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Labels of Empire

By Susan Meller

Book cover

The book focuses on a little known, but highly important, aspect of late 19th and early 20th century British (and Indian) textile industries - the fantastic chromolithographed paper labels that textile manufacturers and their agents pasted on their yard goods. Called “shipper’s tickets" in the trade, they were in effect the companies’ brands and were designed to catch the eye of shoppers in the bustling Indian markets.

The images shown on the labels accurately depict the pantheon of Hindu deities; maharajas; dancing girls; daily Indian life; etc. - all rendered with exquisite detail.

Labels of Empire begins with the late 19th-century heyday of British textile manufacturing and closes with Indian independence in 1947. By combining visual narrative, popular culture, magical realism, and history in a way never done before, this book offers an unprecedented look at the British and Indian textile industries in the time of the Raj through their remarkably successful use of attractive paper labels as trademarks.

Serving as a premium of sorts, most of these labels survived because they were collected, saved and often framed by the Indian people - then and now. Today these long-surviving pieces of "ephemera” are being recognized for their beauty and their role in the history of the textile trade.

Hardback • 544 pages • Size: 9¼ x 12 inch • Colour images throughout
More details: Labels of Empire


More Than a Snapshot: A Visual History of Photo Wallets

By Annebella Pollen

Book cover

For over 100 years, when you’d often have to wait a week to see your photos, film processors used photo wallets - cheery illustrated envelopes - to return your pictures to you. They showed what subjects were considered suitable for a snapshot: bright-eyed children, laughing couples, adorable pets and perfect landscapes; they also reinforced prohibitions by what they omitted.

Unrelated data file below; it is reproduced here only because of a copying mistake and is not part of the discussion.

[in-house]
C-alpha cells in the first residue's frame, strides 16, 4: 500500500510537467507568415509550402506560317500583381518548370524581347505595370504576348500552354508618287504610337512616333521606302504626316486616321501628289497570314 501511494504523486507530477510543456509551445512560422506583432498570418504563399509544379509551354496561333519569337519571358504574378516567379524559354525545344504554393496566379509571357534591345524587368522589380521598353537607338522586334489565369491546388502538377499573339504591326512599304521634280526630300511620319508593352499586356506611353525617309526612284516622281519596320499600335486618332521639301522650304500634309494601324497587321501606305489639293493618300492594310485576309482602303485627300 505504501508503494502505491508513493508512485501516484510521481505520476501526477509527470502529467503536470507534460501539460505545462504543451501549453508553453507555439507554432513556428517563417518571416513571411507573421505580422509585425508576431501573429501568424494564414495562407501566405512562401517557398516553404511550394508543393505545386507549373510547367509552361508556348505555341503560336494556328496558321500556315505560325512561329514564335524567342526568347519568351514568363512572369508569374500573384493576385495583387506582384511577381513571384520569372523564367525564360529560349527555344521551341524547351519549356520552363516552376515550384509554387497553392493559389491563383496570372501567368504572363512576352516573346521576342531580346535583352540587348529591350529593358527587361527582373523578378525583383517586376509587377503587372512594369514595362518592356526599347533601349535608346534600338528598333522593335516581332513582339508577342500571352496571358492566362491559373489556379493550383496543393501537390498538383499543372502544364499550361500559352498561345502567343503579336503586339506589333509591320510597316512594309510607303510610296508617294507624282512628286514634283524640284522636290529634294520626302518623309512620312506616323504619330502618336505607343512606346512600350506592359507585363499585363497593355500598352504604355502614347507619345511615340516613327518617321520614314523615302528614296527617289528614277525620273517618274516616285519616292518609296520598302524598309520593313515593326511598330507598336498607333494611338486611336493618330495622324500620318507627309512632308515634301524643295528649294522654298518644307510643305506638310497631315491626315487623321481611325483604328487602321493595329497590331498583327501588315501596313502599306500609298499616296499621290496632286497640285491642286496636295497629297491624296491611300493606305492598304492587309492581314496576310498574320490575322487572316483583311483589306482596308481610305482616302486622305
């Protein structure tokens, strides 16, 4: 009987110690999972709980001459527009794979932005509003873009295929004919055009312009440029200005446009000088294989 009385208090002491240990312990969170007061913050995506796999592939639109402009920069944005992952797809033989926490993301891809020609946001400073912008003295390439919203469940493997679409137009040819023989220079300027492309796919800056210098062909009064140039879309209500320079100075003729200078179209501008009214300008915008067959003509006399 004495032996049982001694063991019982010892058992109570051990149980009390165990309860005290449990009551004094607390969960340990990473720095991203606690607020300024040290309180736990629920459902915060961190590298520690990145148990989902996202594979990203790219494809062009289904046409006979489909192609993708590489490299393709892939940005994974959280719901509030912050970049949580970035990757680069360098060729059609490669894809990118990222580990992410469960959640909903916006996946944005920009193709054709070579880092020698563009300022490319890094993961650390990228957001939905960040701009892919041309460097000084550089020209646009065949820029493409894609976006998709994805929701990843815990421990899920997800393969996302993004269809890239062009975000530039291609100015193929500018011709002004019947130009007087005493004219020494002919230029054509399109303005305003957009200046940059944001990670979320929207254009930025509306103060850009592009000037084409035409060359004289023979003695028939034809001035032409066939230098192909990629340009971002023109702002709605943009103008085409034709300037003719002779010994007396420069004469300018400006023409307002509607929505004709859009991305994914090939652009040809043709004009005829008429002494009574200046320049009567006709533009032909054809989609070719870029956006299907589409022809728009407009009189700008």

Drawing from the author’s personal collection of photo wallets from the 1900s to the 1990s, Annebella Pollen’s book charts a century of popular photography in Britain: the birth of a new mass leisure pastime mainly marketed towards women, the growth of camera ownership after the Second World War, and behind it all, the working conditions of the people processing the films. It commemorates a time when you never knew if you had captured a treasured memory or your finger in front of the lens.

Hardback £12.00 • 112 pages • Size: 22 x 16 cm • Colour images throughout
Publisher: Four Corners Books


Menu Design in Europe

Author: Steven Heller

Book cover

Europe’s reputation as the centre of the culinary world is confirmed with this expansive array of restaurant menus from across the continent.

From extravagant bills of fare for royal feasts to delectable mid-century minimalist graphics, the gustatory customs of dozens of European countries are revealed in this encyclopedic design compendium.

Featuring an essay by graphic design historian Steven Heller and captions by leading ephemerist and antiquarian book dealer Marc Selvaggio, Menu Design In Europe features menus from leading collectors and institutions, providing a sumptuous visual banquet and historical document of two centuries of culinary traditions.

Hardcover • 25 x 31.5 cm • 3.43 kg • 448 pages • Publisher: TASCHEN